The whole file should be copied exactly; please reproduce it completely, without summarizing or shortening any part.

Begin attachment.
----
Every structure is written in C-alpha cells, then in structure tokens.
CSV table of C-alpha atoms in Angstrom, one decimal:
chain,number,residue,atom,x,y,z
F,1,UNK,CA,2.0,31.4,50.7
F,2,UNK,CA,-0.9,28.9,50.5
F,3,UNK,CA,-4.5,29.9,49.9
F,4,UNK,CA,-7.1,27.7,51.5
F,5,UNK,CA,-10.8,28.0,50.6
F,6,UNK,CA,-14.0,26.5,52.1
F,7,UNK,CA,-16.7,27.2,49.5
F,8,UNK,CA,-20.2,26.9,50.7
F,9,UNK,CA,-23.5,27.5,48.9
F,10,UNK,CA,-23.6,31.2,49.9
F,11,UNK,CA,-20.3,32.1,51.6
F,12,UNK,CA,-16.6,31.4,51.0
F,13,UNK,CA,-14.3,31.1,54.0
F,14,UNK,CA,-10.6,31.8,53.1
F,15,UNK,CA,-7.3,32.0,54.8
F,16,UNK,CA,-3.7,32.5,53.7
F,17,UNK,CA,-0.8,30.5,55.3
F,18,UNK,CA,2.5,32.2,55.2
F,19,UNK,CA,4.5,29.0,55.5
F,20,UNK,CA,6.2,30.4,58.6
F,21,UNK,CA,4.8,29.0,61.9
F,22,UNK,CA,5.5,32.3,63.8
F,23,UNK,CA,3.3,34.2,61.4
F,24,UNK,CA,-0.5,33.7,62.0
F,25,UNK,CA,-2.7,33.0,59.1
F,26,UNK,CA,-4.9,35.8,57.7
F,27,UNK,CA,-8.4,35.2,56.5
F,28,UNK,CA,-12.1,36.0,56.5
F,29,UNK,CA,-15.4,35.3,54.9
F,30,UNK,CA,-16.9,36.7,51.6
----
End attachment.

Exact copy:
Every structure is written in C-alpha cells, then in structure tokens.
CSV table of C-alpha atoms in Angstrom, one decimal:
chain,number,residue,atom,x,y,z
F,1,UNK,CA,2.0,31.4,50.7
F,2,UNK,CA,-0.9,28.9,50.5
F,3,UNK,CA,-4.5,29.9,49.9
F,4,UNK,CA,-7.1,27.7,51.5
F,5,UNK,CA,-10.8,28.0,50.6
F,6,UNK,CA,-14.0,26.5,52.1
F,7,UNK,CA,-16.7,27.2,49.5
F,8,UNK,CA,-20.2,26.9,50.7
F,9,UNK,CA,-23.5,27.5,48.9
F,10,UNK,CA,-23.6,31.2,49.9
F,11,UNK,CA,-20.3,32.1,51.6
F,12,UNK,CA,-16.6,31.4,51.0
F,13,UNK,CA,-14.3,31.1,54.0
F,14,UNK,CA,-10.6,31.8,53.1
F,15,UNK,CA,-7.3,32.0,54.8
F,16,UNK,CA,-3.7,32.5,53.7
F,17,UNK,CA,-0.8,30.5,55.3
F,18,UNK,CA,2.5,32.2,55.2
F,19,UNK,CA,4.5,29.0,55.5
F,20,UNK,CA,6.2,30.4,58.6
F,21,UNK,CA,4.8,29.0,61.9
F,22,UNK,CA,5.5,32.3,63.8
F,23,UNK,CA,3.3,34.2,61.4
F,24,UNK,CA,-0.5,33.7,62.0
F,25,UNK,CA,-2.7,33.0,59.1
F,26,UNK,CA,-4.9,35.8,57.7
F,27,UNK,CA,-8.4,35.2,56.5
F,28,UNK,CA,-12.1,36.0,56.5
F,29,UNK,CA,-15.4,35.3,54.9
F,30,UNK,CA,-16.9,36.7,51.6